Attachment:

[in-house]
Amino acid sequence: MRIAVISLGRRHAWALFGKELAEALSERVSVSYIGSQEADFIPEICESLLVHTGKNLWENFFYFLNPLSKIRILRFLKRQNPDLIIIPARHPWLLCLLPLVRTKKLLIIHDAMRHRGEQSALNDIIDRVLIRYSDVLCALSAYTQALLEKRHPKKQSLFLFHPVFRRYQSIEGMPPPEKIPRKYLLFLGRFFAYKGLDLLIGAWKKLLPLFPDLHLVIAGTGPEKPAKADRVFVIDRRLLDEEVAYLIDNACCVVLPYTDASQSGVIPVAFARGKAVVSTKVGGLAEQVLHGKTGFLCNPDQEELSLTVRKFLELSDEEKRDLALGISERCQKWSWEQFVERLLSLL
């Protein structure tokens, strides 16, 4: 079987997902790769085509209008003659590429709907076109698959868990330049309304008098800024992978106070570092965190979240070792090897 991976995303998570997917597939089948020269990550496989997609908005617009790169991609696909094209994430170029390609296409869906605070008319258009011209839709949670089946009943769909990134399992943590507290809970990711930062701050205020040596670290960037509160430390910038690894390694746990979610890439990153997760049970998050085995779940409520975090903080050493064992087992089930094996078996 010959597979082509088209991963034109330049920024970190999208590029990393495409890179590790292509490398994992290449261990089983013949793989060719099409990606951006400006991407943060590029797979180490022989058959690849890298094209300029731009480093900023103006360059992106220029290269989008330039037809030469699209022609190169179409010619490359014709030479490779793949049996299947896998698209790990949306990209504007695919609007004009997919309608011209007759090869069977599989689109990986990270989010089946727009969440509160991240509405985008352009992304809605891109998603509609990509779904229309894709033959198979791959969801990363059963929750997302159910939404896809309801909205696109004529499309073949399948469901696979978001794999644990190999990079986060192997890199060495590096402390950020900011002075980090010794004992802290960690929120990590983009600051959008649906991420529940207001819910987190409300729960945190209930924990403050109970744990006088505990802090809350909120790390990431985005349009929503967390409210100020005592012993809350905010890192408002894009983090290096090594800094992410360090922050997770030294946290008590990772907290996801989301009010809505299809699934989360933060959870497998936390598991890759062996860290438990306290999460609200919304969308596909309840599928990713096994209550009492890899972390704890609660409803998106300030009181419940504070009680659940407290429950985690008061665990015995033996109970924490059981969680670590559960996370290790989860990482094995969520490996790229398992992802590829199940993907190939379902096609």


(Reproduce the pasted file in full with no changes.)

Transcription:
[in-house]
Amino acid sequence: MRIAVISLGRRHAWALFGKELAEALSERVSVSYIGSQEADFIPEICESLLVHTGKNLWENFFYFLNPLSKIRILRFLKRQNPDLIIIPARHPWLLCLLPLVRTKKLLIIHDAMRHRGEQSALNDIIDRVLIRYSDVLCALSAYTQALLEKRHPKKQSLFLFHPVFRRYQSIEGMPPPEKIPRKYLLFLGRFFAYKGLDLLIGAWKKLLPLFPDLHLVIAGTGPEKPAKADRVFVIDRRLLDEEVAYLIDNACCVVLPYTDASQSGVIPVAFARGKAVVSTKVGGLAEQVLHGKTGFLCNPDQEELSLTVRKFLELSDEEKRDLALGISERCQKWSWEQFVERLLSLL
């Protein structure tokens, strides 16, 4: 079987997902790769085509209008003659590429709907076109698959868990330049309304008098800024992978106070570092965190979240070792090897 991976995303998570997917597939089948020269990550496989997609908005617009790169991609696909094209994430170029390609296409869906605070008319258009011209839709949670089946009943769909990134399992943590507290809970990711930062701050205020040596670290960037509160430390910038690894390694746990979610890439990153997760049970998050085995779940409520975090903080050493064992087992089930094996078996 010959597979082509088209991963034109330049920024970190999208590029990393495409890179590790292509490398994992290449261990089983013949793989060719099409990606951006400006991407943060590029797979180490022989058959690849890298094209300029731009480093900023103006360059992106220029290269989008330039037809030469699209022609190169179409010619490359014709030479490779793949049996299947896998698209790990949306990209504007695919609007004009997919309608011209007759090869069977599989689109990986990270989010089946727009969440509160991240509405985008352009992304809605891109998603509609990509779904229309894709033959198979791959969801990363059963929750997302159910939404896809309801909205696109004529499309073949399948469901696979978001794999644990190999990079986060192997890199060495590096402390950020900011002075980090010794004992802290960690929120990590983009600051959008649906991420529940207001819910987190409300729960945190209930924990403050109970744990006088505990802090809350909120790390990431985005349009929503967390409210100020005592012993809350905010890192408002894009983090290096090594800094992410360090922050997770030294946290008590990772907290996801989301009010809505299809699934989360933060959870497998936390598991890759062996860290438990306290999460609200919304969308596909309840599928990713096994209550009492890899972390704890609660409803998106300030009181419940504070009680659940407290429950985690008061665990015995033996109970924490059981969680670590559960996370290790989860990482094995969520490996790229398992992802590829199940993907190939379902096609």